Stripper rubber adapter insert 104 includes top ring 105. One or more cam pins 106, positioned around and extending from top surface 108 of top ring 105, mate with one or more corresponding cam pin bores in a piece of drilling head equipment or other connecting member (not shown). In certain embodiments, top ring 105 also includes guide pins 110 extending from surface 108 to facilitate mating of cam pins 106 with corresponding guide pin bores in the connecting member (not shown) or equipment (not shown).

Insert 104 also includes generally cylindrical or ring-shaped bottom ring 112, separated from top ring 105 by annular space 114. Bottom ring 112 is attached to top ring 105 by spacers 113 welded to the bottom surface 116 of top ring 105 and to the top surface 118 of bottom ring 112. During production, fluid elastic material such as rubber, or any suitable resilient substrate, fills annular space 114 so that, upon resilient hardening of the substrate, bottom ring 112 becomes mechanically embedded in the material and thus becomes an insert.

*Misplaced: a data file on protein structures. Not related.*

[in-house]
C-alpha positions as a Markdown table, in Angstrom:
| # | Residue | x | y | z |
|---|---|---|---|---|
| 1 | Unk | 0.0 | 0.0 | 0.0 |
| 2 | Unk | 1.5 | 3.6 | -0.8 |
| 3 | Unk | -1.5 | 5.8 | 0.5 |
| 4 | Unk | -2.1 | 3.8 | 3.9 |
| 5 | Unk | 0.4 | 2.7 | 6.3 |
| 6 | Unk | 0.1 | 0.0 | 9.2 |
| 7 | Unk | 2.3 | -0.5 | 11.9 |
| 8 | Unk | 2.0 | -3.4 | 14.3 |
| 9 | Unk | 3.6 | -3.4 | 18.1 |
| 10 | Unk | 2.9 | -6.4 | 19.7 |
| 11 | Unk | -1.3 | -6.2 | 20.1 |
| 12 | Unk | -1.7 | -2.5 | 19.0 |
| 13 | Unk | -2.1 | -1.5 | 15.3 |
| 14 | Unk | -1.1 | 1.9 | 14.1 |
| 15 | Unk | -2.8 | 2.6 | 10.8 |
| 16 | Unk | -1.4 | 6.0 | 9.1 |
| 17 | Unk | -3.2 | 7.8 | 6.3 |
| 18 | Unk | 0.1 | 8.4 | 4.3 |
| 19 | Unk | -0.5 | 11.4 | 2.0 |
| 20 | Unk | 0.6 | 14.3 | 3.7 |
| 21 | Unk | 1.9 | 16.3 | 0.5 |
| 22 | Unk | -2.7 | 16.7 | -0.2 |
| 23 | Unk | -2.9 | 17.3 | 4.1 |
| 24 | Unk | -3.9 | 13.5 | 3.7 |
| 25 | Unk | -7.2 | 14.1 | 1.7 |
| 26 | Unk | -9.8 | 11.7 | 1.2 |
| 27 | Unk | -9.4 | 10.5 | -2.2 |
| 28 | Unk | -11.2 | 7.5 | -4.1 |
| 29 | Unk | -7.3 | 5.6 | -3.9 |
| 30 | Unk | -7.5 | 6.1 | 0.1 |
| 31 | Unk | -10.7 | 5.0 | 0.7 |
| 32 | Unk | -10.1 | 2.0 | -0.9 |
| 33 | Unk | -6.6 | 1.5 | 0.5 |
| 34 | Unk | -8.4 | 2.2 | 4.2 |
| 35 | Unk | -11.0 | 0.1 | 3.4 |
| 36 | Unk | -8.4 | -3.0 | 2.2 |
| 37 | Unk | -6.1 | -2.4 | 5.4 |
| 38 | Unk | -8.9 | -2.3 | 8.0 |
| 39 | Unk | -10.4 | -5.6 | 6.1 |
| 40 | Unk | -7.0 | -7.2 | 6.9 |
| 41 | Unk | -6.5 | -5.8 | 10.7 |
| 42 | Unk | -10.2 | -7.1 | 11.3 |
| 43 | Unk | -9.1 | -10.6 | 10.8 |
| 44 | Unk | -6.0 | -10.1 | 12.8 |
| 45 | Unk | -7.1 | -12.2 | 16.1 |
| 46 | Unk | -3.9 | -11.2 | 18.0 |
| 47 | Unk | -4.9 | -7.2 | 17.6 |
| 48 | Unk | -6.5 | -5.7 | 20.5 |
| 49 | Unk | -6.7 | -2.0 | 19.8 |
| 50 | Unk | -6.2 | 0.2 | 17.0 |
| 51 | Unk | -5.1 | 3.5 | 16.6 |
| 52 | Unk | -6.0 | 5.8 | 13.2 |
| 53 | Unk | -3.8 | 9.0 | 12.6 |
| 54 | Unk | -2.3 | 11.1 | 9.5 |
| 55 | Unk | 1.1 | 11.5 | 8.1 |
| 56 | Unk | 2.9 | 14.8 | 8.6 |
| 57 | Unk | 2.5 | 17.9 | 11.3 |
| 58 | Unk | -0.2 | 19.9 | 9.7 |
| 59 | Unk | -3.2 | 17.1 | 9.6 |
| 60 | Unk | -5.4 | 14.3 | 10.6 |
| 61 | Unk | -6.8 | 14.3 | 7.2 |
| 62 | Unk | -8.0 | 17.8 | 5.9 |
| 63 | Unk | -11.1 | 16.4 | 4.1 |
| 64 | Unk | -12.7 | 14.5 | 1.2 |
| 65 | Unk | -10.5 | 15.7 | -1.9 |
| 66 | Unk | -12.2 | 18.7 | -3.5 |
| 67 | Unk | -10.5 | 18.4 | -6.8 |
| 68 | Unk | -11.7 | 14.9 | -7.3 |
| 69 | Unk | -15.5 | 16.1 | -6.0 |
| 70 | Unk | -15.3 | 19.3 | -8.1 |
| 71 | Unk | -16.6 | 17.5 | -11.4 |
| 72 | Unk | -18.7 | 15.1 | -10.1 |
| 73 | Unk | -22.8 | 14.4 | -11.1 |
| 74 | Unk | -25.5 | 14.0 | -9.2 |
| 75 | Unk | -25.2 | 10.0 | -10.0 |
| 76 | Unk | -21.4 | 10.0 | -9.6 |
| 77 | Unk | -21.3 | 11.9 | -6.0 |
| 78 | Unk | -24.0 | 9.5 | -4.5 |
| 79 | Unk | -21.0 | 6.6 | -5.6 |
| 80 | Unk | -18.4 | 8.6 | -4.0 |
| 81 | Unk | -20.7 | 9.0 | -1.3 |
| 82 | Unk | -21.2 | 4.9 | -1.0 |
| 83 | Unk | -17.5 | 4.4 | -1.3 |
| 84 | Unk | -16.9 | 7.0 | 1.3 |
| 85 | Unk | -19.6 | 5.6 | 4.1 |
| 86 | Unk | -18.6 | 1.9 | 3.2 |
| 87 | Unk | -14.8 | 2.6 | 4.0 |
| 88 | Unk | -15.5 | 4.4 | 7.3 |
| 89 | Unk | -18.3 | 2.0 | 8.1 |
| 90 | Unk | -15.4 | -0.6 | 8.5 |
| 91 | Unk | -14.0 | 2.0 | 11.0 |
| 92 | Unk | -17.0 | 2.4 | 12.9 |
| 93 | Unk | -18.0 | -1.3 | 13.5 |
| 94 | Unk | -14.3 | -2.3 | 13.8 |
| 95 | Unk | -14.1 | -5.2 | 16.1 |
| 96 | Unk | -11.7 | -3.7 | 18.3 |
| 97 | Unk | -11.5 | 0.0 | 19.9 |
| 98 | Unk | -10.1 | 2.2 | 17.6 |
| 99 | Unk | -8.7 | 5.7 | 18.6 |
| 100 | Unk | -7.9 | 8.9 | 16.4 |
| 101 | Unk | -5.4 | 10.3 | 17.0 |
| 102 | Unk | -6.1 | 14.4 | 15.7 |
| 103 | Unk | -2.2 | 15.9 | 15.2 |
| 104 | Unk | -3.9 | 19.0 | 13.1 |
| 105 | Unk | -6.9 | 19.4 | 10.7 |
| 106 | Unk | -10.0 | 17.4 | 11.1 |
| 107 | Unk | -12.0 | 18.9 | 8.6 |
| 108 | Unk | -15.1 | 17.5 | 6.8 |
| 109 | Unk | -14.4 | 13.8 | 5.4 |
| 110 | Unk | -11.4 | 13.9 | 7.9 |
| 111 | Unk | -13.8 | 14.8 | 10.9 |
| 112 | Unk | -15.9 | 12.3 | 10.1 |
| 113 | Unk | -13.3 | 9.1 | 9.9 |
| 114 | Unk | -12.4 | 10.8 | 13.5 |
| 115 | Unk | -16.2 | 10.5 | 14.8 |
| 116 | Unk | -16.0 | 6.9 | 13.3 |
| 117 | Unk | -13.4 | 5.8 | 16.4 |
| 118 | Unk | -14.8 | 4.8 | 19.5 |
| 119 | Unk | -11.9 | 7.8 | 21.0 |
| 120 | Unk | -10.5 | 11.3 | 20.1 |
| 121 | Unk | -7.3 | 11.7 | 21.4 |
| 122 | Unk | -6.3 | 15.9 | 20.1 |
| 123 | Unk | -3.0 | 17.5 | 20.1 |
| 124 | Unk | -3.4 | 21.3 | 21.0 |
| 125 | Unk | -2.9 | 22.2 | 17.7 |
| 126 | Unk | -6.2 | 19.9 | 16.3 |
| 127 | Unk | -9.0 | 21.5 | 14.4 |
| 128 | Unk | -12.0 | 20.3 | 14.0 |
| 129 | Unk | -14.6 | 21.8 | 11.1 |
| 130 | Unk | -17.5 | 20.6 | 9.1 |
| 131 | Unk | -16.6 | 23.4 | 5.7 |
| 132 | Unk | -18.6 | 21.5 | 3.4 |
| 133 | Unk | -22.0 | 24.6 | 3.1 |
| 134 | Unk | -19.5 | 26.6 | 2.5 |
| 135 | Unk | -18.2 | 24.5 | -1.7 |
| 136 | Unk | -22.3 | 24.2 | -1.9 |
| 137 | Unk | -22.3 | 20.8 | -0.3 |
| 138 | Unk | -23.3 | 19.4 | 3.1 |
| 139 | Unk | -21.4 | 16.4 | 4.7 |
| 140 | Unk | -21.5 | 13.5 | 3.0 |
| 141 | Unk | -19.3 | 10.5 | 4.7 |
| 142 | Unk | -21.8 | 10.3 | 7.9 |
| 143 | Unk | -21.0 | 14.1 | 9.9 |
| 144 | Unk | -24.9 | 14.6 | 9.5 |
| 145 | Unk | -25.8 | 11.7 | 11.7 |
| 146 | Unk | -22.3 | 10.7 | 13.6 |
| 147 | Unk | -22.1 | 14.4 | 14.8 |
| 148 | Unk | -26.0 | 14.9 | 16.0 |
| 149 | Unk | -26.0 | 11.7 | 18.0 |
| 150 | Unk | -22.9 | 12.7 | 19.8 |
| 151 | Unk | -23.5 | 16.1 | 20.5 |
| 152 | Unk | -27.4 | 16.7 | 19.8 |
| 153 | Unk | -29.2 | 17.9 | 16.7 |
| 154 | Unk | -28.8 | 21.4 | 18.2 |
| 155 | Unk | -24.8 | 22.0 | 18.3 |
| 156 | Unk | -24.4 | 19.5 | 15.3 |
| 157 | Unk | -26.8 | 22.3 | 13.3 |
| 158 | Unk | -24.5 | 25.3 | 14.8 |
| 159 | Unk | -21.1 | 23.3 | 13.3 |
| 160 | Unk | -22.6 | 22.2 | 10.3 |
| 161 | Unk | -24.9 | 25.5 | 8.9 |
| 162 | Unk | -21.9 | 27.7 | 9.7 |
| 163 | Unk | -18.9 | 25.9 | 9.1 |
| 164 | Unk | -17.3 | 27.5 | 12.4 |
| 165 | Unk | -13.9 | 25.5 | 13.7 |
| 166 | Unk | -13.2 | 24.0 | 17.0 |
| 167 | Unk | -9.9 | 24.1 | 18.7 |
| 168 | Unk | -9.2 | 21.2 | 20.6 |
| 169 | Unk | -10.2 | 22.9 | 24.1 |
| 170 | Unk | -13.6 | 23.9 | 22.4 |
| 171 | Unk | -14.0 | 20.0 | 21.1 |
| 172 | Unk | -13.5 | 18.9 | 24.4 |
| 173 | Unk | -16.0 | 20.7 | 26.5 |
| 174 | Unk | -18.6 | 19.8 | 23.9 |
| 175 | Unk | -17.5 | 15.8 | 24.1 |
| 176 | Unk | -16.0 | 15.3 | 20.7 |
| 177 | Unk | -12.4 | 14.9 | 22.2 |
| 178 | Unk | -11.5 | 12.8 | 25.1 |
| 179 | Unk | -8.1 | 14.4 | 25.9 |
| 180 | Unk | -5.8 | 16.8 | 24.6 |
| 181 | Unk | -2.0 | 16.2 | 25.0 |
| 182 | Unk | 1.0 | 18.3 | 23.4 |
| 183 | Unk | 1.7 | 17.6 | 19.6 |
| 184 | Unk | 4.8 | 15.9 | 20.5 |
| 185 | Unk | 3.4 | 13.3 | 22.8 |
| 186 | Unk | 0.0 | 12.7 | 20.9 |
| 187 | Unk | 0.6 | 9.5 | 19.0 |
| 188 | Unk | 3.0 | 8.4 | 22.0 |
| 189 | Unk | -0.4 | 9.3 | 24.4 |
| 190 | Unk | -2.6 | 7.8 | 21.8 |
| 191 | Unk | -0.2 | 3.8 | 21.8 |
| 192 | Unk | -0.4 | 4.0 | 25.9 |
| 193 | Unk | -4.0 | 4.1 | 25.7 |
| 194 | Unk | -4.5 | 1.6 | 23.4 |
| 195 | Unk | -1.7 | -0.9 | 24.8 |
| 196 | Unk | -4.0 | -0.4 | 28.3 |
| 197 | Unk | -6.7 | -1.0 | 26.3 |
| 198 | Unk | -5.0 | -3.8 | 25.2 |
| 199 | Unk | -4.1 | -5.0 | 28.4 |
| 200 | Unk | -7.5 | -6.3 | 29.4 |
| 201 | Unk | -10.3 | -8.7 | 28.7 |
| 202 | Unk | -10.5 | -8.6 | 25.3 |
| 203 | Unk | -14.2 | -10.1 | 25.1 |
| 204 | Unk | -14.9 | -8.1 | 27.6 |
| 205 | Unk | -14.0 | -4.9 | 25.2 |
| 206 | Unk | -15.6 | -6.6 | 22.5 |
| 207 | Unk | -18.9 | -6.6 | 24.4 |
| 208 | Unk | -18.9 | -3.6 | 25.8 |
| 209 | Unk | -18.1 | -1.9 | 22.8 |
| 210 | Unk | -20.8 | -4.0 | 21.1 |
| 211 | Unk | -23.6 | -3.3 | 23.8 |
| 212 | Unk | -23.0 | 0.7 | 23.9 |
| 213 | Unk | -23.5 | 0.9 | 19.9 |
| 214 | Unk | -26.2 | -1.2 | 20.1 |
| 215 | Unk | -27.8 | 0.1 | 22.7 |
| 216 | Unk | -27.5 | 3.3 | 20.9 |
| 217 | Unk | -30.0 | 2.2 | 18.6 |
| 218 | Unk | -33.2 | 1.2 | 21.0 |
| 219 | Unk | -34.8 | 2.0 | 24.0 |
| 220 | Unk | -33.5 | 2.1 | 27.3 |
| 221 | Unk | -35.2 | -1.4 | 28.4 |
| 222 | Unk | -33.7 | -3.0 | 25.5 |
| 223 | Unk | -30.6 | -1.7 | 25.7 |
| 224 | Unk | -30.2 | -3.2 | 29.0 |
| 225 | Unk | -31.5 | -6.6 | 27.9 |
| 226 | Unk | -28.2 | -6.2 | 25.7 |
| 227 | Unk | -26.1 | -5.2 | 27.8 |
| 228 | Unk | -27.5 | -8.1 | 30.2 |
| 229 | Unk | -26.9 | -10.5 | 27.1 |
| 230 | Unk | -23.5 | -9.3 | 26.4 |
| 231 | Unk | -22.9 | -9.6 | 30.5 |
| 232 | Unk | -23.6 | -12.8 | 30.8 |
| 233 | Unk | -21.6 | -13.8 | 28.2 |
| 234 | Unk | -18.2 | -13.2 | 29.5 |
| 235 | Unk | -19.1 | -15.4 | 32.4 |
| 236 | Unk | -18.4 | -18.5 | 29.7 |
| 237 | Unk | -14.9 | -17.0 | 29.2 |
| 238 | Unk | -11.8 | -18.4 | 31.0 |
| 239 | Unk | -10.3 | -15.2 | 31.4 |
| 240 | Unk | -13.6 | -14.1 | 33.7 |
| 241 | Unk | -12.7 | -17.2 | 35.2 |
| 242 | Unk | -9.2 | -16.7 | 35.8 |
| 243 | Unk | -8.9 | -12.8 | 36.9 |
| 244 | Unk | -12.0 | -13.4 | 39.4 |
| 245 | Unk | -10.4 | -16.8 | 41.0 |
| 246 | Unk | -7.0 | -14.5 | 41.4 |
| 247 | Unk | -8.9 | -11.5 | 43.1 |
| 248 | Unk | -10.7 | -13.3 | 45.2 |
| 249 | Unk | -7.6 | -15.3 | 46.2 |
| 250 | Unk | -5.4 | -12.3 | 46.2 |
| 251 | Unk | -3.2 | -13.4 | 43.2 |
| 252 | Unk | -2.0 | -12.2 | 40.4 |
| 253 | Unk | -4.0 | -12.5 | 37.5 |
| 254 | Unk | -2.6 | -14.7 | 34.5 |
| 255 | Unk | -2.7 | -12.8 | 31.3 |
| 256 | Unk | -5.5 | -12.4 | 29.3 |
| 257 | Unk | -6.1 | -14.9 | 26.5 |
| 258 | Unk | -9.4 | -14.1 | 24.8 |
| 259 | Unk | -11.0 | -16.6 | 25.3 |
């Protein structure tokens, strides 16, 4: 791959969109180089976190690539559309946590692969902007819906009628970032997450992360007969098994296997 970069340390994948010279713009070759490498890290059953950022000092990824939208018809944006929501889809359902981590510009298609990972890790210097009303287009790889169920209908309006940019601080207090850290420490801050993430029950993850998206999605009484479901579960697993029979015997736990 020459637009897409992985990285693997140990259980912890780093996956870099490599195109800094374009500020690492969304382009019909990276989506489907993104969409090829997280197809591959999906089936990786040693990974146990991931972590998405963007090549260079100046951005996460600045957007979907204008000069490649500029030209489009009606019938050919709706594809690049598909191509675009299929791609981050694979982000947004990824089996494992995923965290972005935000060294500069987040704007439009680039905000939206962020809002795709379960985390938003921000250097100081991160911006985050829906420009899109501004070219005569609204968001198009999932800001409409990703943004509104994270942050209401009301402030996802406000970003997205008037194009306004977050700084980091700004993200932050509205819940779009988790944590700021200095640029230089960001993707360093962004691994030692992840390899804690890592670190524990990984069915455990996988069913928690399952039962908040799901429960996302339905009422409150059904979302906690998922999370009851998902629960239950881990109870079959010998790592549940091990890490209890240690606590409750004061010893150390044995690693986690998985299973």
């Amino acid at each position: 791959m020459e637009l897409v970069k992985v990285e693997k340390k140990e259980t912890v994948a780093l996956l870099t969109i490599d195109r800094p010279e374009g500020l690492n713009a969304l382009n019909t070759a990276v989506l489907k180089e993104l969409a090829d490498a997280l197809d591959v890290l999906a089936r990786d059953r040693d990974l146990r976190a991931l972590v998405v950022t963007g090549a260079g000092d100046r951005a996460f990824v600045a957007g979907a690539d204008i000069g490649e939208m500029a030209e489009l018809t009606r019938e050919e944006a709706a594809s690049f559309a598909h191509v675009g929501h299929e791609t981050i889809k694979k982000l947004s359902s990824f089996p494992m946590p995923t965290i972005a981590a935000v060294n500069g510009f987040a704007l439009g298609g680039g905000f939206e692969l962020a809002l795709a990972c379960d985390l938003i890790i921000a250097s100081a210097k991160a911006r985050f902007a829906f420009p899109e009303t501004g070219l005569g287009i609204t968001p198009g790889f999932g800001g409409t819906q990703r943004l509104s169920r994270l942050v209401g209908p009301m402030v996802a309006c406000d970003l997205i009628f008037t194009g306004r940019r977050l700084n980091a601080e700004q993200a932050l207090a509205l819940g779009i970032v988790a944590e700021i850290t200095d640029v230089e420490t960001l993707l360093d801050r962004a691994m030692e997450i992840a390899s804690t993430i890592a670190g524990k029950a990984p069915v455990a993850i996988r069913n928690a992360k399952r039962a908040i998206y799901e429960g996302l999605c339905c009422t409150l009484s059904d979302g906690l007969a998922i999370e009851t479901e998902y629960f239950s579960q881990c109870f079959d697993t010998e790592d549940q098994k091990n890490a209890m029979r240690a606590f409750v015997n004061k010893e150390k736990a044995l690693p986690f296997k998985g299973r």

An alternative embodiment (not shown) of insert 104 is a single, unitary, ring that provides a mechanical equivalent of annular space 114 by means of slots or other perforations machined or molded at least partially through the ring. The present invention further contemplates inserts equivalent to insert 104 but that are substantially solid. That is, such inserts do not provide an equivalent to annular space 114 or other at least partial perforations. Experience, however, demonstrates that providing at least partial perforations or voids in the stripper rubber inserts is recommended in order to achieve a strong mechanical bond between the resilient substrate and the inserts of the stripper rubber.

Continuing with FIG. 1, one or more hinges 122 are positioned around and suspended from bottom surface 120 of bottom ring 112. In a specific embodiment, hinge 122 includes hinge pin 124 reciprocally pivotally disposed through stationary hinge bracket 126. Hinge 122 (or hinge bracket 126) may be attached to surface 120 by welding, bolting, screwing or by any other effective means, or may be unitary with surface 120.